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I have a toy Linux box with 256mb RAM running Ubuntu 10.04.1 LTS. Here is the output of free -m:

             total       used       free     shared    buffers     cached
Mem:           245        122        122          0         19         64
-/+ buffers/cache:         38        206
Swap:          511          0        511

Unless I'm reading this wrong, 122mb is being used and only 84mb of that is disk cache. Here are all processes I'm running sorted by memory usage (ps -eo pmem,pcpu,rss,vsize,args | sort -k 1 -r):

%MEM %CPU   RSS    VSZ COMMAND
 5.0  0.0 12648 633140 node /home/node/main/sites.js
 1.5  0.0  3884 251736 /usr/sbin/console-kit-daemon --no-daemon
 1.3  0.0  3328  77108 sshd: apeace [priv]
 0.9  0.0  2344  19624 -bash
 0.7  0.0  1776  23620 /sbin/init
 0.6  0.0  1624  77108 sshd: apeace@pts/0
 0.6  0.0  1544   9940 redis-server /etc/redis/redis.conf
 0.6  0.0  1524  25848 /usr/sbin/ntpd -p /var/run/ntpd.pid -g -u 103:105
 0.5  0.0  1324 119880 rsyslogd -c4
 0.4  0.0  1084  49308 /usr/sbin/sshd
 0.4  0.0  1028  44376 /usr/sbin/exim4 -bd -q30m
 0.3  0.0   904   6876 ps -eo pmem,pcpu,rss,vsize,args
 0.3  0.0   888  21124 cron
 0.3  0.0   868  23472 dbus-daemon --system --fork
 0.2  0.0   732  19624 -bash
 0.2  0.0   628   6128 /sbin/getty -8 38400 tty1
 0.2  0.0   628  16952 upstart-udev-bridge --daemon
 0.2  0.0   564  16800 udevd --daemon
 0.2  0.0   552  16796 udevd --daemon
 0.2  0.0   548  16796 udevd --daemon
 0.0  0.0     0      0 [xenwatch]
 0.0  0.0     0      0 [xenbus]
 0.0  0.0     0      0 [sync_supers]
 0.0  0.0     0      0 [netns]
 0.0  0.0     0      0 [migration/3]
 0.0  0.0     0      0 [migration/2]
 0.0  0.0     0      0 [migration/1]
 0.0  0.0     0      0 [migration/0]
 0.0  0.0     0      0 [kthreadd]
 0.0  0.0     0      0 [kswapd0]
 0.0  0.0     0      0 [kstriped]
 0.0  0.0     0      0 [ksoftirqd/3]
 0.0  0.0     0      0 [ksoftirqd/2]
 0.0  0.0     0      0 [ksoftirqd/1]
 0.0  0.0     0      0 [ksoftirqd/0]
 0.0  0.0     0      0 [ksnapd]
 0.0  0.0     0      0 [kseriod]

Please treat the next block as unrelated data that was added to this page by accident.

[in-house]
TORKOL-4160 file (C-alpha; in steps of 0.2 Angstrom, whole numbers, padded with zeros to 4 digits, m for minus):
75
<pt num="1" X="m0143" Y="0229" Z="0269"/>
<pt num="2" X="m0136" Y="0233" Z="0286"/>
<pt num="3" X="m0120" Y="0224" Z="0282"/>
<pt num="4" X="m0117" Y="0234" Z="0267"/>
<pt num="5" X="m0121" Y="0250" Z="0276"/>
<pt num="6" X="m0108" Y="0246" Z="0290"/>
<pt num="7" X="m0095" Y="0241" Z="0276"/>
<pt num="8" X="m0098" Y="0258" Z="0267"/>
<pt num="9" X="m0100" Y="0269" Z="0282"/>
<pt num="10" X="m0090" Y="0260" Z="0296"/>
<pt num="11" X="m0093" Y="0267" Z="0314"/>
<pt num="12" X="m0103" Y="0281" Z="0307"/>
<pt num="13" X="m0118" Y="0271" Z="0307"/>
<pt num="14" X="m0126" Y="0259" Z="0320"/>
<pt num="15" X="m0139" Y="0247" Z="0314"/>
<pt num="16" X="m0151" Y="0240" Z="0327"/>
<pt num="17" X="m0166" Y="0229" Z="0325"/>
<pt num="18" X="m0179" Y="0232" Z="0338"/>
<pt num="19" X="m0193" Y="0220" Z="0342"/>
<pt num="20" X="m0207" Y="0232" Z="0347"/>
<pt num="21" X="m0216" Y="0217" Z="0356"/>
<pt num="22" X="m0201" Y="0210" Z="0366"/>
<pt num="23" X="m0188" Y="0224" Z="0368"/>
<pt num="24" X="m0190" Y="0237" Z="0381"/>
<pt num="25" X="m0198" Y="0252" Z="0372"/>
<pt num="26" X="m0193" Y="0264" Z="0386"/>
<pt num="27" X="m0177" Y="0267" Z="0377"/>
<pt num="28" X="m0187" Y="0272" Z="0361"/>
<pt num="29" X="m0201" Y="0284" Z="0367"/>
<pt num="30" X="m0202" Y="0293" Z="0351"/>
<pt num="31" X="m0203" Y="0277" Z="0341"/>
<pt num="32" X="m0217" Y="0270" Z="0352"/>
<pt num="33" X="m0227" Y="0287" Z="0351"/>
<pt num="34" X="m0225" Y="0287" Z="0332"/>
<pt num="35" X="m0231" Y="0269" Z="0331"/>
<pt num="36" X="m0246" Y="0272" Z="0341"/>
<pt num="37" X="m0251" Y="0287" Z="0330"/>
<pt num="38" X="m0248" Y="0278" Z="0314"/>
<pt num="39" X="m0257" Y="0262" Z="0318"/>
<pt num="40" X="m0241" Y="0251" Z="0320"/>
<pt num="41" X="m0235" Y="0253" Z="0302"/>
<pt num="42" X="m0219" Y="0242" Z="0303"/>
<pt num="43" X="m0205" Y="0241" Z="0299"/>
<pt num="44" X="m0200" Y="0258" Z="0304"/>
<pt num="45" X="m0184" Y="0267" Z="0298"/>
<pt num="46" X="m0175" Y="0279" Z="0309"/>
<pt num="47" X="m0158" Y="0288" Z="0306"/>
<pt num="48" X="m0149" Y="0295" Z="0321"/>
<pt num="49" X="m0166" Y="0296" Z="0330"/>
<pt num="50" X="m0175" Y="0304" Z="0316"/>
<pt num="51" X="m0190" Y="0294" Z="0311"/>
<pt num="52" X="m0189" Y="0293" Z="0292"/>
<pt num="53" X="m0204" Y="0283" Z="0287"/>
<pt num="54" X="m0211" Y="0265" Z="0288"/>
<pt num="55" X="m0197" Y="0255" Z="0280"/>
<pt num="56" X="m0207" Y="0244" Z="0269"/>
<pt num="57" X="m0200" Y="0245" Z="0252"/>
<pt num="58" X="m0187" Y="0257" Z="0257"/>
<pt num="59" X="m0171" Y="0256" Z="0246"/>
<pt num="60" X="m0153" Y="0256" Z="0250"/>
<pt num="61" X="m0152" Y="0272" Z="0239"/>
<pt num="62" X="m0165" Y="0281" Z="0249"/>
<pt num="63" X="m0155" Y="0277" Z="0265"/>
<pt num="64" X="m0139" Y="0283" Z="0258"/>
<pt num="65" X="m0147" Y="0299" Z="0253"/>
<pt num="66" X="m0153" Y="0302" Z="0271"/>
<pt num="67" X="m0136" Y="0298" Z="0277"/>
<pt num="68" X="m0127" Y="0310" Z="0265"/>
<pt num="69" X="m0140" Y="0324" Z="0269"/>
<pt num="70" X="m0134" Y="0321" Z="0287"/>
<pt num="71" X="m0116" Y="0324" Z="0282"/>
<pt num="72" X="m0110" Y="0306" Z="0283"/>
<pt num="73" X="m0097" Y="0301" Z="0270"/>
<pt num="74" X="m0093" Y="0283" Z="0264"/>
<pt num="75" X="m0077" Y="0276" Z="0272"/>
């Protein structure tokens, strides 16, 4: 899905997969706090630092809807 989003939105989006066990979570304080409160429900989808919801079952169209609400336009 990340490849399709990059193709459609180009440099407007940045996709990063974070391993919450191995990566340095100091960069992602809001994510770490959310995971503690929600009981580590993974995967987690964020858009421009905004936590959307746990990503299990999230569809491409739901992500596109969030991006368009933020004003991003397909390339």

0.0  0.0     0      0 [kjournald]
 0.0  0.0     0      0 [khvcd]
 0.0  0.0     0      0 [khelper]
 0.0  0.0     0      0 [kblockd/3]
 0.0  0.0     0      0 [kblockd/2]
 0.0  0.0     0      0 [kblockd/1]
 0.0  0.0     0      0 [kblockd/0]
 0.0  0.0     0      0 [flush-202:1]
 0.0  0.0     0      0 [events/3]
 0.0  0.0     0      0 [events/2]
 0.0  0.0     0      0 [events/1]
 0.0  0.0     0      0 [events/0]
 0.0  0.0     0      0 [crypto/3]
 0.0  0.0     0      0 [crypto/2]
 0.0  0.0     0      0 [crypto/1]
 0.0  0.0     0      0 [crypto/0]
 0.0  0.0     0      0 [cpuset]
 0.0  0.0     0      0 [bdi-default]
 0.0  0.0     0      0 [async/mgr]
 0.0  0.0     0      0 [aio/3]
 0.0  0.0     0      0 [aio/2]
 0.0  0.0     0      0 [aio/1]
 0.0  0.0     0      0 [aio/0]

Now, I know that ps is not the best for viewing process memory usage, but that's because it tends to report more memory than is actually being used...meaning no matter how you look at it all my processes combined shouldn't be using near 122mb, even if you account for the disk cache.

What's more, memory usage is growing all the time. I've had to restart my server once a week, because once my 256mb fills up it starts swapping, which it wouldn't do just for disk cache. Shouldn't there be some way for me to see the culprit?!

I'm new to server admin, so please if there's something obvious I'm overlooking point it out to me.